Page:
We are deeply saddened by the passing of Her Majesty Queen Elizabeth II.
Our thoughts are with the The Royal Family at this incredibly sad time as we join the nation in mourning the loss of our beloved Sovereign.
May she rest in peace.
We aim to provide value to our customers beyond the best price through our philosophy and aims.
Shipton Mill is defined not just by what we do and how we do it – it is also by our relationships with the rest of the world.
We strongly believe that the farming practices informed by the agro-ecological principles that we support will maintain and improve the soil fertility, so that our descendants will inherit a fertile earth.
We see the sustainability of agricultural systems as encompassing social, ecological and environmental spheres.
The provenance of the product and the quality of the grain are as important to us as the production method.
We source our grains from local farms for a number of our blends, where practicable. Over the years, we have also built relationships with suppliers across the world who share our values. It is from these suppliers, for example, that we source some of the rare and old varieties of grain that we cannot easily obtain from British shores to make a number of our speciality flours.
We value these networks of interesting and dynamic people immensely, who all help to create and add something to the finished product beyond taste alone.
Preserving and maintaining our earth is at the forefront of our ethos. We are investigating the development of a small hydroelectric power unit to run off the waterwheel. We have also installed a system to return excess heat from the milling process back into the offices to provide space heating in winter and hot water all the year round.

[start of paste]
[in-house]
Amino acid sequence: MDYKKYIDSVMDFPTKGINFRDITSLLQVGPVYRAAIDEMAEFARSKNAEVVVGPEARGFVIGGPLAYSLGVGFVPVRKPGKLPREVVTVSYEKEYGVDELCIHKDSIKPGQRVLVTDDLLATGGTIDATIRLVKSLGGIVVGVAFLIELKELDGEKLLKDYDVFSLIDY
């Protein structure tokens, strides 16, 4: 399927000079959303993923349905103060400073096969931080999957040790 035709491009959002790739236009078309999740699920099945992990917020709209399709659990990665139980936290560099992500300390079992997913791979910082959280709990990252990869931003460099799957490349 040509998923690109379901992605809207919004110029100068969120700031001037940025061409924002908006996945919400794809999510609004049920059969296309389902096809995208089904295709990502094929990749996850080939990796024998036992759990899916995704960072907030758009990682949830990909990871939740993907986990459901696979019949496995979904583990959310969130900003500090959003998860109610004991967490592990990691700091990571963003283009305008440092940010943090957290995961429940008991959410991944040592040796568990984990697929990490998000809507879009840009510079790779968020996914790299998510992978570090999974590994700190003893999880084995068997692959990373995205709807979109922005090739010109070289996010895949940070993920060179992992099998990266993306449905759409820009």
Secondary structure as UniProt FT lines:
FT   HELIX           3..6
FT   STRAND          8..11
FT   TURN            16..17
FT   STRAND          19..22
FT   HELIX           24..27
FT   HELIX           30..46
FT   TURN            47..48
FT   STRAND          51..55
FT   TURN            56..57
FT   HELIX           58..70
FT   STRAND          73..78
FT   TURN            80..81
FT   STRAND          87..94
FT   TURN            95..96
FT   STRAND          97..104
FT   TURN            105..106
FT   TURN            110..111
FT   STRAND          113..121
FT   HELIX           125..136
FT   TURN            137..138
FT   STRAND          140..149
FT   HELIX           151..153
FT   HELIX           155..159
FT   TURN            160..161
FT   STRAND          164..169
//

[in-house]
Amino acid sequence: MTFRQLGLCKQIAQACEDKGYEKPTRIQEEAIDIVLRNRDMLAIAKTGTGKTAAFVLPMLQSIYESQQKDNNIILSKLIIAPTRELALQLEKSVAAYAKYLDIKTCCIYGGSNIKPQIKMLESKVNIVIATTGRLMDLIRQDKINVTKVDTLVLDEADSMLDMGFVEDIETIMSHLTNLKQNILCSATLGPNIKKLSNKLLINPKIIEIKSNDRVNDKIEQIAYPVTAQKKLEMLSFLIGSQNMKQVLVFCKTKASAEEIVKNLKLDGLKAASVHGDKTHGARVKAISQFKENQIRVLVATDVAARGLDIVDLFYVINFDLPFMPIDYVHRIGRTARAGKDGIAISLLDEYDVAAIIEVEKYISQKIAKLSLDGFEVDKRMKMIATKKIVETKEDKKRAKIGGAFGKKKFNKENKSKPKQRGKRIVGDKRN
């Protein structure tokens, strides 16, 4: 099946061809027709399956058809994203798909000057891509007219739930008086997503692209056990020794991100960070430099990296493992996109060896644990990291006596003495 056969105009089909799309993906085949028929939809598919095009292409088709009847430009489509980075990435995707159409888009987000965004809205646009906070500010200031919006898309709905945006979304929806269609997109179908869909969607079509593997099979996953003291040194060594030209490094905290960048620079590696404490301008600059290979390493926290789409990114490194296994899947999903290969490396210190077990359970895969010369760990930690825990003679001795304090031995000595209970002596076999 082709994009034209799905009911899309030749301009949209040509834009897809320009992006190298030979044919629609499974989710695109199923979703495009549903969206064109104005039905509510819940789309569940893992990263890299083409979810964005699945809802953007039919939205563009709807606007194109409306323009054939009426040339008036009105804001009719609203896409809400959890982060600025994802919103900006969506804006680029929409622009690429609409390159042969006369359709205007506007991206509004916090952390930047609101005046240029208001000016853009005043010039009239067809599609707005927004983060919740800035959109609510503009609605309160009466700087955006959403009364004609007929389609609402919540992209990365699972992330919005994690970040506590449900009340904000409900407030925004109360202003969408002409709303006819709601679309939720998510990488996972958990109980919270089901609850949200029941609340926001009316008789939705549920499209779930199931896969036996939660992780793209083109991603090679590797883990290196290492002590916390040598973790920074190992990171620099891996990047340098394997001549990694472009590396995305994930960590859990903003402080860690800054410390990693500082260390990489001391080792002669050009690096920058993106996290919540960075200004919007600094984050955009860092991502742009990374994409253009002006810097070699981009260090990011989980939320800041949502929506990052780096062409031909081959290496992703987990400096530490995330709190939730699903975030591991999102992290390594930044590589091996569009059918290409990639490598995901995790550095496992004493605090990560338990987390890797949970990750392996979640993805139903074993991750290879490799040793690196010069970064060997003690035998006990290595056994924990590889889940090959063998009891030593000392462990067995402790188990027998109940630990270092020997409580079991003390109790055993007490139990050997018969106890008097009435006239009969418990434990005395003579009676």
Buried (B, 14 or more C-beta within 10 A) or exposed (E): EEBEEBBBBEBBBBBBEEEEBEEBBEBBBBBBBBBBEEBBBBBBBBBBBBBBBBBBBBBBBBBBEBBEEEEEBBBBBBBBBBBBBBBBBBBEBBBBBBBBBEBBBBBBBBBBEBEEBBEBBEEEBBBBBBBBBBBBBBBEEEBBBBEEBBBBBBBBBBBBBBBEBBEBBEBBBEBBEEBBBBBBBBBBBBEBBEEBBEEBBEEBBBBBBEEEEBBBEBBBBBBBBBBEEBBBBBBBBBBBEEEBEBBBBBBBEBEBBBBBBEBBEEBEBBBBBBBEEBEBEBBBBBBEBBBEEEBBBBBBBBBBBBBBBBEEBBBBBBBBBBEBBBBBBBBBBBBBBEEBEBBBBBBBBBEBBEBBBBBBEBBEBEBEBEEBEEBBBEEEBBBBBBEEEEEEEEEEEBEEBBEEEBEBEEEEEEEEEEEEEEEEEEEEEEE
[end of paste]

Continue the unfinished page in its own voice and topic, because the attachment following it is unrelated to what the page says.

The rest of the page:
“We need for instance, to remember that the traditional ways of doing things may not always be the most “efficient”, but they may produce the finest end product and be in the greatest harmony with nature. The making of quality cheeses simply cannot be rushed. Good beef must be hung for weeks, not a few days. Good bread needs time to rise…. That’s what we need – slower food, not faster. We are already seriously out of time with the rhythms of Nature and are beginning to pay for the discord this creates…”
From a speech by the Prince of Wales for The Taste of The West Food and Drink Awards Ceremony – Highgrove – Friday 16th September 2005.
Respect for the eco-system and a desire to work in combination with it is the underlying philosophy of modern organic farming. More important still is the need to have a receptive approach to life and to appreciate your impact on the environment and immediate surroundings.
We actively promote the cultivation of rare and old varieties of wheat. This is not a commercial decision as the returns are far too small. We believe in the need to preserve and retain varieties that are not readily available, and to promote the genetic diversity that such crops, and their sympathetic farming methods, engender.
It is now recognised that growing such crops along agro-ecological principles also has a positive effect on nutrition. Simply by being less intensively farmed, the plants have larger and more robust root systems, are more drought resistant, and have greater micro-nutrient and mineral content as there are less plants per square metre and therefore less competition for available resources.
There is also the reduced requirement for extra fertilisers and weed killers that are energy inefficient and environmentally damaging.